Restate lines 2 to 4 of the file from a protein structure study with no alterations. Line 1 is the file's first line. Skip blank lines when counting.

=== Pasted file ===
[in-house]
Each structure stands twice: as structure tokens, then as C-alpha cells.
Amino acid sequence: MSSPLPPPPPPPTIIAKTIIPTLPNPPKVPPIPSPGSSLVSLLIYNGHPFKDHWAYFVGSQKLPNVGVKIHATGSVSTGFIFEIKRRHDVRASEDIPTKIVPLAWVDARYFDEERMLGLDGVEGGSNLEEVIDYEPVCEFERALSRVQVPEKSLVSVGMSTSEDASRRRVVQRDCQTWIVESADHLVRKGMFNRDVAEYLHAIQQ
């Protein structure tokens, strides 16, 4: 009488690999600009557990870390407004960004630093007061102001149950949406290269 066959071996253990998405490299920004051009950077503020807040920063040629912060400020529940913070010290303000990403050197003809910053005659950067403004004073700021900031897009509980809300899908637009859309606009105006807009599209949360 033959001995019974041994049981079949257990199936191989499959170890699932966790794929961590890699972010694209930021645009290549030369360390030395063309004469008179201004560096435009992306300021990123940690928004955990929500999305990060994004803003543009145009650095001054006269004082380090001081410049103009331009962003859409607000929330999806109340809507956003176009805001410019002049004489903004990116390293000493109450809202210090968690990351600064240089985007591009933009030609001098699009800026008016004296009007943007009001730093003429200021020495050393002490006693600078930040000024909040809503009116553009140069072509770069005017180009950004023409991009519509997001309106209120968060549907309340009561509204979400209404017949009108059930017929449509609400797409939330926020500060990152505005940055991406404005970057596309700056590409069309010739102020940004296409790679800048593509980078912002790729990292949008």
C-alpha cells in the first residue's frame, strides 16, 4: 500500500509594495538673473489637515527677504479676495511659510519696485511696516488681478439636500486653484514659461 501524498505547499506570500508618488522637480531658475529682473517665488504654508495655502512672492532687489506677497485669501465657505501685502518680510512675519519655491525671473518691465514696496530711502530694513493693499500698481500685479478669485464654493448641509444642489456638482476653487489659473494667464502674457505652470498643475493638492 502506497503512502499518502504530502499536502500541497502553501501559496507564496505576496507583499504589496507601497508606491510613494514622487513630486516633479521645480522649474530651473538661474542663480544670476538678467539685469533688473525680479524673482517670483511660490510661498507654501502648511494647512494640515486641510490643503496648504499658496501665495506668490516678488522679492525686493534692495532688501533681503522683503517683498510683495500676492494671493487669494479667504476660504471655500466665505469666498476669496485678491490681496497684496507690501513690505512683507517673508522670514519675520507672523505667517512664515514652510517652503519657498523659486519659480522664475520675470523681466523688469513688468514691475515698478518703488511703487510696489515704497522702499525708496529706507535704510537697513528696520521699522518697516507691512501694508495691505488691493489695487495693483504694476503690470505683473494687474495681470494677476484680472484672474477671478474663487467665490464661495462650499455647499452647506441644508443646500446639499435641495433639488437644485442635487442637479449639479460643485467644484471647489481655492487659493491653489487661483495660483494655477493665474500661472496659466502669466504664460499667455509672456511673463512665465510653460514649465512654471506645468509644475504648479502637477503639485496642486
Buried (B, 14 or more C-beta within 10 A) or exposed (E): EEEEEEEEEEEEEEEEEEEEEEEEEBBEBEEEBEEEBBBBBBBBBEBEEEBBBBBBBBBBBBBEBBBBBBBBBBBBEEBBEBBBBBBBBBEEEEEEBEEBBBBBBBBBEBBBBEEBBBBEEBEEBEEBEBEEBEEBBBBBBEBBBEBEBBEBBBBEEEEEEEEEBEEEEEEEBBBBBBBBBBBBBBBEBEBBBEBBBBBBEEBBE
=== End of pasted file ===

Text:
Each structure stands twice: as structure tokens, then as C-alpha cells.
Amino acid sequence: MSSPLPPPPPPPTIIAKTIIPTLPNPPKVPPIPSPGSSLVSLLIYNGHPFKDHWAYFVGSQKLPNVGVKIHATGSVSTGFIFEIKRRHDVRASEDIPTKIVPLAWVDARYFDEERMLGLDGVEGGSNLEEVIDYEPVCEFERALSRVQVPEKSLVSVGMSTSEDASRRRVVQRDCQTWIVESADHLVRKGMFNRDVAEYLHAIQQ
């Protein structure tokens, strides 16, 4: 009488690999600009557990870390407004960004630093007061102001149950949406290269 066959071996253990998405490299920004051009950077503020807040920063040629912060400020529940913070010290303000990403050197003809910053005659950067403004004073700021900031897009509980809300899908637009859309606009105006807009599209949360 033959001995019974041994049981079949257990199936191989499959170890699932966790794929961590890699972010694209930021645009290549030369360390030395063309004469008179201004560096435009992306300021990123940690928004955990929500999305990060994004803003543009145009650095001054006269004082380090001081410049103009331009962003859409607000929330999806109340809507956003176009805001410019002049004489903004990116390293000493109450809202210090968690990351600064240089985007591009933009030609001098699009800026008016004296009007943007009001730093003429200021020495050393002490006693600078930040000024909040809503009116553009140069072509770069005017180009950004023409991009519509997001309106209120968060549907309340009561509204979400209404017949009108059930017929449509609400797409939330926020500060990152505005940055991406404005970057596309700056590409069309010739102020940004296409790679800048593509980078912002790729990292949008």